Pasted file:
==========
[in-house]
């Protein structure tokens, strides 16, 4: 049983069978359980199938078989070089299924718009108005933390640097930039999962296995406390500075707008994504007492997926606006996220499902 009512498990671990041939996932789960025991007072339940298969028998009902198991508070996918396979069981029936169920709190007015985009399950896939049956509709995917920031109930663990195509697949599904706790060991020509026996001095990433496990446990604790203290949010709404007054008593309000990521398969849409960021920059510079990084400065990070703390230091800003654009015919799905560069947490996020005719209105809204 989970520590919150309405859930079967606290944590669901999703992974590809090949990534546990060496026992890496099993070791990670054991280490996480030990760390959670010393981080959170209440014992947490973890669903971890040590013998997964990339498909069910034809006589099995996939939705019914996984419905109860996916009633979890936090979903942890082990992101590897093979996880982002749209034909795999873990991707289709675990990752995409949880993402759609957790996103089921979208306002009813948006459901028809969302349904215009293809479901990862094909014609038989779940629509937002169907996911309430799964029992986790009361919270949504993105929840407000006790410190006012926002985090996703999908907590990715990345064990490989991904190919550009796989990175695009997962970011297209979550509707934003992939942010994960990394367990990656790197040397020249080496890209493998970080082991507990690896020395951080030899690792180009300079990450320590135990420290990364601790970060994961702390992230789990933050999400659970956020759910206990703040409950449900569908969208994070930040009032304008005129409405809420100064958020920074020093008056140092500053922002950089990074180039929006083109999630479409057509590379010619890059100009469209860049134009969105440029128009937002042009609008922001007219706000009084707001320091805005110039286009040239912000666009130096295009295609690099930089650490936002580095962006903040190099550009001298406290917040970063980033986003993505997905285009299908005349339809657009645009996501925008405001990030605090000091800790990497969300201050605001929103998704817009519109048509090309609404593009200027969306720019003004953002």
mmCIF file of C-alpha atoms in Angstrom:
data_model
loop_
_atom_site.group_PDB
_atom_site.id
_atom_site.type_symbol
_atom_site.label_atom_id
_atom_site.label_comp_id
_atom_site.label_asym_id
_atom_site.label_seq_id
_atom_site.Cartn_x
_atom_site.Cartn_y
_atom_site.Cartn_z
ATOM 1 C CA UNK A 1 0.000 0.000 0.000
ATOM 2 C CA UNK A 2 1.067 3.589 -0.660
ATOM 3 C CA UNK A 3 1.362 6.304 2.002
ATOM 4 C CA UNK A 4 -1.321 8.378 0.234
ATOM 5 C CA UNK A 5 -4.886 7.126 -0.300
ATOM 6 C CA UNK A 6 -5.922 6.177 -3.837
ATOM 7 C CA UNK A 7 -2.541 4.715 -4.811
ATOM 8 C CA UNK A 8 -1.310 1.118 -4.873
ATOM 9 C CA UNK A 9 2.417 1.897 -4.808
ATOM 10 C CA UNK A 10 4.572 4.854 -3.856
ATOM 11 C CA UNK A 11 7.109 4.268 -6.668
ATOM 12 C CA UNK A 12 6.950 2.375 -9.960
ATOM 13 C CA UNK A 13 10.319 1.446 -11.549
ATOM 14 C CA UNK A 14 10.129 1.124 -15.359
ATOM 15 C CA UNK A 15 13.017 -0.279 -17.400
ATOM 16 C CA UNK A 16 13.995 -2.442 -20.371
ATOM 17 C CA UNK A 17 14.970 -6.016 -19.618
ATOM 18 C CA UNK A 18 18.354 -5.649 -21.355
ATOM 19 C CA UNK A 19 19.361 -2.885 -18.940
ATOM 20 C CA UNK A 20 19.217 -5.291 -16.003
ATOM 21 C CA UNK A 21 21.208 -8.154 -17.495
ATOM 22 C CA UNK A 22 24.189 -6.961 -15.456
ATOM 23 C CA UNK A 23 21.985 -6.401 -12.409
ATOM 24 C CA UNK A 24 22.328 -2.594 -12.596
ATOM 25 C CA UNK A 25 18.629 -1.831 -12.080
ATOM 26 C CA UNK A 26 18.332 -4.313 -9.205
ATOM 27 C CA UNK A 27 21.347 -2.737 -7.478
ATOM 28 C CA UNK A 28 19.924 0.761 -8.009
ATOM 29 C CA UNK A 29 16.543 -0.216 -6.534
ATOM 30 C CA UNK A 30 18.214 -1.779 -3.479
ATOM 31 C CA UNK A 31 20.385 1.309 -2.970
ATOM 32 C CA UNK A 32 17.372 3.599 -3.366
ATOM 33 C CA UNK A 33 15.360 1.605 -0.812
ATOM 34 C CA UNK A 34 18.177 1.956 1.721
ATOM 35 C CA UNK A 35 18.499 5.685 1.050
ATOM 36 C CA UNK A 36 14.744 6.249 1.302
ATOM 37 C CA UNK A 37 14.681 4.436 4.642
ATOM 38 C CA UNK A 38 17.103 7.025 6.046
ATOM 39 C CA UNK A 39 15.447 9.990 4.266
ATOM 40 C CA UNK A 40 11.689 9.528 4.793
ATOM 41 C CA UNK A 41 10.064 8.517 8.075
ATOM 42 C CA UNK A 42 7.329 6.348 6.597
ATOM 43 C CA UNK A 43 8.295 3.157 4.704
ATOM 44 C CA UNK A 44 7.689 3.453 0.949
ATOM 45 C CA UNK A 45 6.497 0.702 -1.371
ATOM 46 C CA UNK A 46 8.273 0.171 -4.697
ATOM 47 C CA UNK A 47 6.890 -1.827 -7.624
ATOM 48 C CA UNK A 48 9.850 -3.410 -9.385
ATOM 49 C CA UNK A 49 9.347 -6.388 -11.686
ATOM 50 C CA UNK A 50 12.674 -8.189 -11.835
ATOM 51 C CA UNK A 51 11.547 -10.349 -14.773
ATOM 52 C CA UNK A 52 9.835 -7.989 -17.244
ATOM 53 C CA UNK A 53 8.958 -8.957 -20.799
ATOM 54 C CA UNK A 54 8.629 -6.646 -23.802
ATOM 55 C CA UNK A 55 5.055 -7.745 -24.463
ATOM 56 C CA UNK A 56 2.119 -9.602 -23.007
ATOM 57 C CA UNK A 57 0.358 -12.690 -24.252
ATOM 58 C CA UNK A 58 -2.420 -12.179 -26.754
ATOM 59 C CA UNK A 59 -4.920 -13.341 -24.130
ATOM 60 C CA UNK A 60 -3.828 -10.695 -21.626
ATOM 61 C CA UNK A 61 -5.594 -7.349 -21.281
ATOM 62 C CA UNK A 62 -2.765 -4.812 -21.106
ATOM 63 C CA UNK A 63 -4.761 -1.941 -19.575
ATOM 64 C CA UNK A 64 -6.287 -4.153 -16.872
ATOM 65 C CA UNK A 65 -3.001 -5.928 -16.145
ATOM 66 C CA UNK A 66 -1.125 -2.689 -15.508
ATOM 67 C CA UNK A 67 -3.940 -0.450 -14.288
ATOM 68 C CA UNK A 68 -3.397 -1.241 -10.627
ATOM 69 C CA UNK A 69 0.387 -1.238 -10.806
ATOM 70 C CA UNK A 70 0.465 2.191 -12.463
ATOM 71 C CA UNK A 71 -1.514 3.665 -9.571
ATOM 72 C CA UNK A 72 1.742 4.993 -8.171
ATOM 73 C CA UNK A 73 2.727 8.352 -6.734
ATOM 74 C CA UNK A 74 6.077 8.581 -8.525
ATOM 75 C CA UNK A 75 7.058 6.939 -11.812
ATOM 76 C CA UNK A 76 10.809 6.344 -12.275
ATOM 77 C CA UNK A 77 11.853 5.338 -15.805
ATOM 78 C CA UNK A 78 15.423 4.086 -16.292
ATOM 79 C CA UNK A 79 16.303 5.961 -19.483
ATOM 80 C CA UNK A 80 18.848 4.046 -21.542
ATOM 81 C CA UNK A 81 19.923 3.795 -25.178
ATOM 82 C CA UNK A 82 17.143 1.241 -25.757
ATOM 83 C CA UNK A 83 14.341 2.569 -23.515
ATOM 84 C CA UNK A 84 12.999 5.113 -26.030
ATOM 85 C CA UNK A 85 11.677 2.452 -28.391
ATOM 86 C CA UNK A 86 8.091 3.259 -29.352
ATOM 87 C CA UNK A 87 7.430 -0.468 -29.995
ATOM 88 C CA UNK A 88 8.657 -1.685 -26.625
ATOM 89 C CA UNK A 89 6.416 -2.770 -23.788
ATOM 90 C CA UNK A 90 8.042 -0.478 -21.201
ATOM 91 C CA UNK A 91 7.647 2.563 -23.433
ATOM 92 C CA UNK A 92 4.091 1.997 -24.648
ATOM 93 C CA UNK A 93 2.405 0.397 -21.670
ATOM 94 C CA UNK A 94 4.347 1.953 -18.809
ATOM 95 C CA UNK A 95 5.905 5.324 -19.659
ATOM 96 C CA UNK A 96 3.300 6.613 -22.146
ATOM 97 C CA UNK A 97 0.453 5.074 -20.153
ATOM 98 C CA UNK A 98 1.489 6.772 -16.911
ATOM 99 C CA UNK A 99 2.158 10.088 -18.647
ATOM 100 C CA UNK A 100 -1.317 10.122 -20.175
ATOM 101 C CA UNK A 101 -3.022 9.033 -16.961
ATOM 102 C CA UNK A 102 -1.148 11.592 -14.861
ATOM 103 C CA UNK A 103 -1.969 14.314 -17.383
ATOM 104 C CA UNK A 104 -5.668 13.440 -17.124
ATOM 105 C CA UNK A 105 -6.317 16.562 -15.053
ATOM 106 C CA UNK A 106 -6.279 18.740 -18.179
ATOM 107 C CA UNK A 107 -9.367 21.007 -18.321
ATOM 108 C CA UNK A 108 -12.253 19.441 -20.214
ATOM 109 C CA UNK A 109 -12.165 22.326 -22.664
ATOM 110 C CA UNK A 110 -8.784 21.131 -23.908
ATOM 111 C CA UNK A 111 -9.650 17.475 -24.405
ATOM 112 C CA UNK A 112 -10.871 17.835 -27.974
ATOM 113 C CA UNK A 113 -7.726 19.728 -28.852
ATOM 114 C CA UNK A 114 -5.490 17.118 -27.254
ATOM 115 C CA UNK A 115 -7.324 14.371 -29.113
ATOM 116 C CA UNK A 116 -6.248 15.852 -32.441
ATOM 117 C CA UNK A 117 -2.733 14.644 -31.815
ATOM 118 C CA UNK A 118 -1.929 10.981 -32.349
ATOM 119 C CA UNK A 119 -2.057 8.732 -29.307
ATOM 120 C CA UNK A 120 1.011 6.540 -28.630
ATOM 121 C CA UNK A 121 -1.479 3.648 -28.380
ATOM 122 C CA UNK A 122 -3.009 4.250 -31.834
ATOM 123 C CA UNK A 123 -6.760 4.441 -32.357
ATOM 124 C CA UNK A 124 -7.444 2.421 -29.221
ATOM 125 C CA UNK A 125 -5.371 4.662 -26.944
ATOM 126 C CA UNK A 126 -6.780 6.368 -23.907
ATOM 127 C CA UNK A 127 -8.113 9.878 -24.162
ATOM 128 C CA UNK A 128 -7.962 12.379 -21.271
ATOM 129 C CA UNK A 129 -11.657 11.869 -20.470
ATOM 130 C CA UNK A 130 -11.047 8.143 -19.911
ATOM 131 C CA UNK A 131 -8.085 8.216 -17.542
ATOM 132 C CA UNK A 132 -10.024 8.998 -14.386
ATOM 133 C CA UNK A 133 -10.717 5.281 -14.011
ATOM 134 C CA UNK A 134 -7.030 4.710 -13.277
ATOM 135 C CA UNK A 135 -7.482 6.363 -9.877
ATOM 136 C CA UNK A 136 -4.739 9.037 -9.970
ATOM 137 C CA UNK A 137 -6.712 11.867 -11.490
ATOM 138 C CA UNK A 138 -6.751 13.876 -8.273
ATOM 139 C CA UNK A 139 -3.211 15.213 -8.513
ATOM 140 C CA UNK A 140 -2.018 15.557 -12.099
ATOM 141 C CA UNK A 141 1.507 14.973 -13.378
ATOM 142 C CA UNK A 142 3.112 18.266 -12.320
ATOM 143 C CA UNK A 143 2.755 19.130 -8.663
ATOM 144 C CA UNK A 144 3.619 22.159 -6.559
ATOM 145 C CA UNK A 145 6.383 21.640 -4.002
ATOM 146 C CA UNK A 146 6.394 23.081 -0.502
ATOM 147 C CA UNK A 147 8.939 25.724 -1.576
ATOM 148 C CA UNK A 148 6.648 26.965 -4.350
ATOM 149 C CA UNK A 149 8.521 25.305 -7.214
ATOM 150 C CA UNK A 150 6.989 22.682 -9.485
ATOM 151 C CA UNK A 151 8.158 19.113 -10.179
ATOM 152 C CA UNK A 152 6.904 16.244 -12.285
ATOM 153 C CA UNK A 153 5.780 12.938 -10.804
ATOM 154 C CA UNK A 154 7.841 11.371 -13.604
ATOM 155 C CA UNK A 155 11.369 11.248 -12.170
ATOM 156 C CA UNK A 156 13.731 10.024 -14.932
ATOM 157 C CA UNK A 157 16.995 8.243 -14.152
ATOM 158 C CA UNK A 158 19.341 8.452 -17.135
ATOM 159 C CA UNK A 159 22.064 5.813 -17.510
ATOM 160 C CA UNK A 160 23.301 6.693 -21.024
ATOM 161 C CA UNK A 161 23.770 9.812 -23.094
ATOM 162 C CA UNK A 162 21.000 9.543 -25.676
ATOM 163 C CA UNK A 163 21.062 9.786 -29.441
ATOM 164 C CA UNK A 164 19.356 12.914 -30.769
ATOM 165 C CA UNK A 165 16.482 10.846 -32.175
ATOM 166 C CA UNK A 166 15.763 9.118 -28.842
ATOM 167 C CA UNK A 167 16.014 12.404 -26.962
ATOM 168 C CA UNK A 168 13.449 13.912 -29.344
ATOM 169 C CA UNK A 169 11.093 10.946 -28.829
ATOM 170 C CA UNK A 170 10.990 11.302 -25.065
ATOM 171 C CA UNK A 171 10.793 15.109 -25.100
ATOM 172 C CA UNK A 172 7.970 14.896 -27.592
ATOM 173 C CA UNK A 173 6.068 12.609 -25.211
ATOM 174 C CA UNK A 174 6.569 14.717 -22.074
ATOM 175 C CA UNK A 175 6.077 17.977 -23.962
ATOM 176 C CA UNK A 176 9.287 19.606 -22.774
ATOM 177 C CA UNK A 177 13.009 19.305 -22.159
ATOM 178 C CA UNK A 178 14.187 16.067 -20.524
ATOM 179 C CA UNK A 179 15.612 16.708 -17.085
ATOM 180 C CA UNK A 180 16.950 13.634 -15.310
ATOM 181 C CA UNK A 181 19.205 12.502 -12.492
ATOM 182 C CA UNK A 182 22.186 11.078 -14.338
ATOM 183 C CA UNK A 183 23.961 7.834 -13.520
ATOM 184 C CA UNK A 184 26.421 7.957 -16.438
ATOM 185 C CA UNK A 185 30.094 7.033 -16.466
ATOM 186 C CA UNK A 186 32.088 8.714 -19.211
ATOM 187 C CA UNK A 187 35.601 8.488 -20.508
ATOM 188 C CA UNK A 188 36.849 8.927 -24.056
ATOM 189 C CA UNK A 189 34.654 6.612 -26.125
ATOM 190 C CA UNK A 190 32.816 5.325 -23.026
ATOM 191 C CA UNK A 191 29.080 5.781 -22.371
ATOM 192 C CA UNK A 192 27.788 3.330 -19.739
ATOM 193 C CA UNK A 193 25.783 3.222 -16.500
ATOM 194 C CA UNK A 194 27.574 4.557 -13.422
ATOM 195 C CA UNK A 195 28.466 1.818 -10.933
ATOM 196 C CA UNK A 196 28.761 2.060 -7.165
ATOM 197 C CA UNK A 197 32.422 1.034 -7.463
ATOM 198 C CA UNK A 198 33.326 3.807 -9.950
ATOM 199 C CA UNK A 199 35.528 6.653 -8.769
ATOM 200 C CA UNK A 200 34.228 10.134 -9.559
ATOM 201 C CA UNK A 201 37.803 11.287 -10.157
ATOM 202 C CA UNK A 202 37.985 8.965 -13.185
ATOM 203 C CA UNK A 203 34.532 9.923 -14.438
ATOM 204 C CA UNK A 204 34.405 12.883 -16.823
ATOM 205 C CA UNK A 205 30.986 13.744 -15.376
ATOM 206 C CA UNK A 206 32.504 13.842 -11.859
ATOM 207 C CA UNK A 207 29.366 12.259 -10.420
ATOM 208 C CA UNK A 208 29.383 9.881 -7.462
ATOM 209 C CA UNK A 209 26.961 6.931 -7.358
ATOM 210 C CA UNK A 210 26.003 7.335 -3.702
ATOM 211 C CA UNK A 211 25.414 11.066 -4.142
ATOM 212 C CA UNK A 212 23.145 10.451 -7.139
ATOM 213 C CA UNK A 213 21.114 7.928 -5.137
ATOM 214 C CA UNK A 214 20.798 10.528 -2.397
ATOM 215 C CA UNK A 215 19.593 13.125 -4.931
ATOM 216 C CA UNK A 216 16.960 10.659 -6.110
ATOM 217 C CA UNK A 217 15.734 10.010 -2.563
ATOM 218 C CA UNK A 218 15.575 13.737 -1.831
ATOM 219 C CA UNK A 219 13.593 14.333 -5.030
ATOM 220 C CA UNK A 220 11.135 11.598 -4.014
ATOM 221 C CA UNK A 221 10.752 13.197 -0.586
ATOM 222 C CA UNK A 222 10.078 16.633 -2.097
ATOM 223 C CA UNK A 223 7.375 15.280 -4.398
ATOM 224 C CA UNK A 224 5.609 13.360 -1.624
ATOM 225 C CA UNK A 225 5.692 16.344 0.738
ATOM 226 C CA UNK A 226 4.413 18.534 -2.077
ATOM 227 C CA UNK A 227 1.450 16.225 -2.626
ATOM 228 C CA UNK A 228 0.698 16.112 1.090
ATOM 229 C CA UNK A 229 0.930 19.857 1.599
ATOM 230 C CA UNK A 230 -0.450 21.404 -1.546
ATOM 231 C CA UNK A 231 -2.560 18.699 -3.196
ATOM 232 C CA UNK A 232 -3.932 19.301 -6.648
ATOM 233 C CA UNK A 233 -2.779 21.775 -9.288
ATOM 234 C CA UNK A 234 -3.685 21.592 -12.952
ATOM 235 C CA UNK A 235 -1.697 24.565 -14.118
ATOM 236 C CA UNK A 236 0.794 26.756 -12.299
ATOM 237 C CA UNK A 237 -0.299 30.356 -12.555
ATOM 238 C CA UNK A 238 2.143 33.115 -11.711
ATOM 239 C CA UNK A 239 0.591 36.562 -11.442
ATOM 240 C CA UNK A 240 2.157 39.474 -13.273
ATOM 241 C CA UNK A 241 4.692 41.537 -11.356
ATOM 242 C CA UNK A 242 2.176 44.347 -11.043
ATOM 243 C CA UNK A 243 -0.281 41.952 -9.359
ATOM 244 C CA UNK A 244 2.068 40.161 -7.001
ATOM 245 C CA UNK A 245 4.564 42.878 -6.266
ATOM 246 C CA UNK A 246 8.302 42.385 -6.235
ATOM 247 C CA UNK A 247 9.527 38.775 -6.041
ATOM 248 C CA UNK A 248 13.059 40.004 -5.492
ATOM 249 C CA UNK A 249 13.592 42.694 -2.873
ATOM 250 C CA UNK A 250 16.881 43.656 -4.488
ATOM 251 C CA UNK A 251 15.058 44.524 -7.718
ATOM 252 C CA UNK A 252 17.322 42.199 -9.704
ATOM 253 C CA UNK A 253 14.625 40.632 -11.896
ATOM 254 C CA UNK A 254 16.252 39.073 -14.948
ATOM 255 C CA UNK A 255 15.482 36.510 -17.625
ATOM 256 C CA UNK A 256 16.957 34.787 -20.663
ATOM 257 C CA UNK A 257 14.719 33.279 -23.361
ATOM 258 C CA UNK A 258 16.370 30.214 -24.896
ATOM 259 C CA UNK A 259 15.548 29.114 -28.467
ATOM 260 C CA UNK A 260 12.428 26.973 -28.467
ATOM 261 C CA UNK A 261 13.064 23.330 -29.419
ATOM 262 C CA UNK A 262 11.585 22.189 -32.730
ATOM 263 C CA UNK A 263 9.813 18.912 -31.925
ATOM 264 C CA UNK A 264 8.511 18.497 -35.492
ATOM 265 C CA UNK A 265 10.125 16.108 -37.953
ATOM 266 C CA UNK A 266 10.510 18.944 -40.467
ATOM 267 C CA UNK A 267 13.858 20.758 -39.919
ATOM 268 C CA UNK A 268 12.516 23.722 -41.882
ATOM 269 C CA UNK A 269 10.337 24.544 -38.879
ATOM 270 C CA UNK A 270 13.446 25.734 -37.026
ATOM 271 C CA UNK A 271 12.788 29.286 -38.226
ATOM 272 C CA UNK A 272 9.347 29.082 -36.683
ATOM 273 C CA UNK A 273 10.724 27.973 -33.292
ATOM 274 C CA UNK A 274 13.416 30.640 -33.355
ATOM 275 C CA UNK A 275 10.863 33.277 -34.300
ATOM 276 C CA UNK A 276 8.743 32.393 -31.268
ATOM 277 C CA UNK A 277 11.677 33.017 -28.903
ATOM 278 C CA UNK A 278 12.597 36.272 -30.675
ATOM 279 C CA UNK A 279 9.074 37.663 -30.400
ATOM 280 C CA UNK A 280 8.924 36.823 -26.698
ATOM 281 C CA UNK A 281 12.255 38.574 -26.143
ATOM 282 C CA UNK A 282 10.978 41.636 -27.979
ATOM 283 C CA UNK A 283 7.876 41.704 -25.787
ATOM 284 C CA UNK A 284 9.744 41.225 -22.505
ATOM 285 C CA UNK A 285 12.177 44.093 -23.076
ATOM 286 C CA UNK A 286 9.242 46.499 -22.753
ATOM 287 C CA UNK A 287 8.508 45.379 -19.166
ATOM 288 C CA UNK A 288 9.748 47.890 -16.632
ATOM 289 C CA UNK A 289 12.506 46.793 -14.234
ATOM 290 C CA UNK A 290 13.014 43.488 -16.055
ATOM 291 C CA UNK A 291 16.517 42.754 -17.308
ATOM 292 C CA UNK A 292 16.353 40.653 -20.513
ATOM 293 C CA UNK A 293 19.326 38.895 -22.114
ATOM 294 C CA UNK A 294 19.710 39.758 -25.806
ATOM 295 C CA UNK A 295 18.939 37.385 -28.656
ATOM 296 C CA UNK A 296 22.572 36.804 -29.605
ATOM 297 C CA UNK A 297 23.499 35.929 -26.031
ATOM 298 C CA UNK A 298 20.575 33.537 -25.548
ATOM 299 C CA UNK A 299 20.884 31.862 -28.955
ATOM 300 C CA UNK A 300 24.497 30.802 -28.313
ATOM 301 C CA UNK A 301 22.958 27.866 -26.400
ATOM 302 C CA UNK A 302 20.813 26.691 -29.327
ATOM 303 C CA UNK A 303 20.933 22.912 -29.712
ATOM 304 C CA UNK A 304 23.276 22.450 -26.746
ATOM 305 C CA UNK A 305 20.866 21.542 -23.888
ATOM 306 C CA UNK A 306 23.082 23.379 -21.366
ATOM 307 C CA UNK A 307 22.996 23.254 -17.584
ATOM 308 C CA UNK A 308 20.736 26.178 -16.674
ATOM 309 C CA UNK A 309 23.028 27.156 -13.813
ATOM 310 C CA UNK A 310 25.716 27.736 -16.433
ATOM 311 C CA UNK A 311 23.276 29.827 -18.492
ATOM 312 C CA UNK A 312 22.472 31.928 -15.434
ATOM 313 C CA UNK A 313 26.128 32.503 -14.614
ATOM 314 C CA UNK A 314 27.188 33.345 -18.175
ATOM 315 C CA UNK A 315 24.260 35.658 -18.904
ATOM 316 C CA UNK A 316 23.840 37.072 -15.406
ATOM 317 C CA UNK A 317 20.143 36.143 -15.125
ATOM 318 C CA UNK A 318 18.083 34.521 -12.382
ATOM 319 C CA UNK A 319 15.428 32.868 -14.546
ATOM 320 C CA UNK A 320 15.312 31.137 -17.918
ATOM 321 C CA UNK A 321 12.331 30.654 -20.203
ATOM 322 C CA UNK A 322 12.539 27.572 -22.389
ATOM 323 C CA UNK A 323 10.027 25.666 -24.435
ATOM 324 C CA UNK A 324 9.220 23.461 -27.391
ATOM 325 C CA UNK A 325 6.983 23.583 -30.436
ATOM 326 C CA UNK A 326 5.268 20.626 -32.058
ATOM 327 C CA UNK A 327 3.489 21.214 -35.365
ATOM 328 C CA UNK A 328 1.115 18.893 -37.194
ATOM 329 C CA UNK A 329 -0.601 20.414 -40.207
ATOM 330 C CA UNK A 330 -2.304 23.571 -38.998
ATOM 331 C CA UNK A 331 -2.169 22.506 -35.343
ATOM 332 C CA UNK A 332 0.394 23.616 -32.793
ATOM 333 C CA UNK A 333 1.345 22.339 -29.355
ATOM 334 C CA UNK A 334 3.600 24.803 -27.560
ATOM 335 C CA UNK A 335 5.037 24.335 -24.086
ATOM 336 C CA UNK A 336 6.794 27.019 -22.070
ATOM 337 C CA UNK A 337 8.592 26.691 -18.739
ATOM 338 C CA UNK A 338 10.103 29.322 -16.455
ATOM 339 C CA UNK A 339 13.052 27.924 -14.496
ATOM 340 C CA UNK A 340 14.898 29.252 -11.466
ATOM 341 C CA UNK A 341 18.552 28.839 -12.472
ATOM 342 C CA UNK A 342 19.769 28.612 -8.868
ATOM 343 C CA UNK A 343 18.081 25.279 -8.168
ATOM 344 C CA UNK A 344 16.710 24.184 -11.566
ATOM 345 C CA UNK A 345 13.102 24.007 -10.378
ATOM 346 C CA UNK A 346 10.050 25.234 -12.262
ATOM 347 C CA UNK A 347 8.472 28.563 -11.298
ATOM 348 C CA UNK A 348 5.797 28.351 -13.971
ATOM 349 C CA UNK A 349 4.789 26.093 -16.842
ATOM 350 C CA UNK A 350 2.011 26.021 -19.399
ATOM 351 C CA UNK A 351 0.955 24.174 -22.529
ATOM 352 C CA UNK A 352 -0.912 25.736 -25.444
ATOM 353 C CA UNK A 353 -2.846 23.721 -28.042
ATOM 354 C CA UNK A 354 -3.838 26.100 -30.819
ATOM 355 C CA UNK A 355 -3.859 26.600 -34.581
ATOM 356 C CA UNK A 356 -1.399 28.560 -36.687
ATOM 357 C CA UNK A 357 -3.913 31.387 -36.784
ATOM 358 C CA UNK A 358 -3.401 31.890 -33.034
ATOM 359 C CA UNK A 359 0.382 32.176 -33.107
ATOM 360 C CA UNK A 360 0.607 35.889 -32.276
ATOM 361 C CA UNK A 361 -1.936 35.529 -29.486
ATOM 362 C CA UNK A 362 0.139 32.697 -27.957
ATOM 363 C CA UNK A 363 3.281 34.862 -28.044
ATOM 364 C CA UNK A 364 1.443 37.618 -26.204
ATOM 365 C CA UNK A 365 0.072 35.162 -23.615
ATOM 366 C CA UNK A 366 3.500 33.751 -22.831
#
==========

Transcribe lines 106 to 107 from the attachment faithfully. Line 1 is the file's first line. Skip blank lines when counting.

ATOM 91 C CA UNK A 91 7.647 2.563 -23.433
ATOM 92 C CA UNK A 92 4.091 1.997 -24.648